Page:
British Living Standards


The 1953/4 Survey: On the eve of affluence

By 1953/4 rationing had been almost entirely phased out, so the opportunity presented itself for the statisticians to observe what families would buy when free to choose. To this end, the Ministry of Labour conducted a large-scale Family Expenditure Survey with the aim of providing benchmarks for the cost of living. This survey was much more elaborate than the earlier surveys. All household members were required to keep records of their daily expenditures, itemising every purchase for three weeks. The significance of this survey cannot be overstated. Brian Abel-Smith and Peter Townsend’s official published report on the survey, entitled The Poor and the Poorest (1965), was hugely influential in setting the social policy agenda of the 1960s. However important their analysis may have been, it was based on a 25 percent sample of the lowest per capita income groups. No one has ever examined or published the data contained in the twelve thousand or so records from this inquiry held in The National Archives. The aim of the British Living Standards Project is to do precisely this.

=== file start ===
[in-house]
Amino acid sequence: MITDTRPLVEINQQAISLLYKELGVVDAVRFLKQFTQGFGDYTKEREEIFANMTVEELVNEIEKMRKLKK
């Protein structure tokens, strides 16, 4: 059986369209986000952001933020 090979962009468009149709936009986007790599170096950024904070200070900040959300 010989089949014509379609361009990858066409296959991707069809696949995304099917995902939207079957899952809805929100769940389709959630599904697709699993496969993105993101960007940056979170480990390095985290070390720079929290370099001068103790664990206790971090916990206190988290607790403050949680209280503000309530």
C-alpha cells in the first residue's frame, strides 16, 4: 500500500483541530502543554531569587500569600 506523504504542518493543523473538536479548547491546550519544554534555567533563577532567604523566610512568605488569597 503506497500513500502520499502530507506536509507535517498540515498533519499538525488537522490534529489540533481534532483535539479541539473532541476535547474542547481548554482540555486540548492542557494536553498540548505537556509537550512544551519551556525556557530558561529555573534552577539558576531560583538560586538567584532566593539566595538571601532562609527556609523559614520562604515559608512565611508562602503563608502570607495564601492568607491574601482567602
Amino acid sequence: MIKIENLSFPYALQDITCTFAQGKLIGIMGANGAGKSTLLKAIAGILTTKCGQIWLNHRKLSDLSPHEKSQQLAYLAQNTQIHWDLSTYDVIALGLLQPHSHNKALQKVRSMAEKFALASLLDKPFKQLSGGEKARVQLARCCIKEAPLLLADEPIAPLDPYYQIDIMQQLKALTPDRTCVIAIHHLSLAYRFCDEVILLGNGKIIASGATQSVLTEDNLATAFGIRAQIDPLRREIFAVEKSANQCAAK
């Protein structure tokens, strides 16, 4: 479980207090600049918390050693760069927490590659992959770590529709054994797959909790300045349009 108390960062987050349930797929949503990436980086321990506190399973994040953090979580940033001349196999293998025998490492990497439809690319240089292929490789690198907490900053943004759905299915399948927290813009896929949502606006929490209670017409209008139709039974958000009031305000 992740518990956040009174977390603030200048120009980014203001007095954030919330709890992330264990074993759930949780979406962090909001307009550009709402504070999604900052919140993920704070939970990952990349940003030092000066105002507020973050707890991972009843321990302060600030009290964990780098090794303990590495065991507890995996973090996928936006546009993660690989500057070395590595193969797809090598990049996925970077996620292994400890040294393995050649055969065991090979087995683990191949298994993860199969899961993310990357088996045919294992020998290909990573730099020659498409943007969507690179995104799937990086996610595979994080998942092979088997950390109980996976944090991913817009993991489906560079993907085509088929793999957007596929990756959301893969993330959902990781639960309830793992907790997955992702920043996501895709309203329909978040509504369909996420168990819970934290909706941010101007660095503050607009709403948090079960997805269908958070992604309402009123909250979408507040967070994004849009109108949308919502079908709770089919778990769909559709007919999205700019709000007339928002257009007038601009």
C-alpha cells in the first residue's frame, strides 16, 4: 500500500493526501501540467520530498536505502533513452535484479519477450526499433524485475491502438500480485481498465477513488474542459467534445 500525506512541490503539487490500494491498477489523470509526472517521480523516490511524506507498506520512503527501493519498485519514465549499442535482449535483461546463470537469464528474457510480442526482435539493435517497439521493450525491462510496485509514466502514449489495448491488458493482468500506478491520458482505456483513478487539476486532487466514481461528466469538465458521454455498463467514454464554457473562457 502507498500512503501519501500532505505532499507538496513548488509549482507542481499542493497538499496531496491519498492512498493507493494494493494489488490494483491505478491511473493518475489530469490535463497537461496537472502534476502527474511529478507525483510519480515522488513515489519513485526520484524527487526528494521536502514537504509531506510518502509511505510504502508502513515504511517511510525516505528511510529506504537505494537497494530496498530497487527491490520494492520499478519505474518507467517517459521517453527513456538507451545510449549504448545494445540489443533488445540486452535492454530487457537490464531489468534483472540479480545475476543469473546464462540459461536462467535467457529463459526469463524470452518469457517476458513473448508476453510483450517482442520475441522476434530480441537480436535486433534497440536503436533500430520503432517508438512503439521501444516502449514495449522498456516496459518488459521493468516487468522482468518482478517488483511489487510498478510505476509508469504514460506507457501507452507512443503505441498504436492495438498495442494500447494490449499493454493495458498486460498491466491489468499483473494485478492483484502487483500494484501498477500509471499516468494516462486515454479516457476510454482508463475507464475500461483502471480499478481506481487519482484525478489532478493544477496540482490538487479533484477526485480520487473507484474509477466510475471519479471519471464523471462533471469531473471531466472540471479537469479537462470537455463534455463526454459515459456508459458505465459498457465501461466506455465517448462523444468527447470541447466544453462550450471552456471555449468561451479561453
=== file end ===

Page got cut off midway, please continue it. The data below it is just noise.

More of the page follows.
The data in this survey provides a lens through which we can examine the consumer activities and family structures of post-war Britons. More importantly, it allows us to examine the dynamic changes in both the British economy and society following 1937/8. Not only had the economy been put on a war footing during hostilities, but after the war there had been the greatest peacetime expansion of the public sector in British history. Many industries were nationalised and the public education, health, housing and welfare systems were expanded. In retrospect, 1953 could be characterised as being the eve of affluence. It marked out the beginning of a period of steady economic growth and historically low unemployment that would characterise much of the following twenty years. Many, such as Seebohm Rowntree, argued that the poverty of the first decade of the twentieth century had been eliminated by the early 1950s. A critical examination of this survey will allow researchers to test this hypothesis as well as measure the social gains made by the post-war reforms.

The data and codebook/guide has been deposited with the UK/ESRC Data Store (this requires registering/login; you can view the codebook here)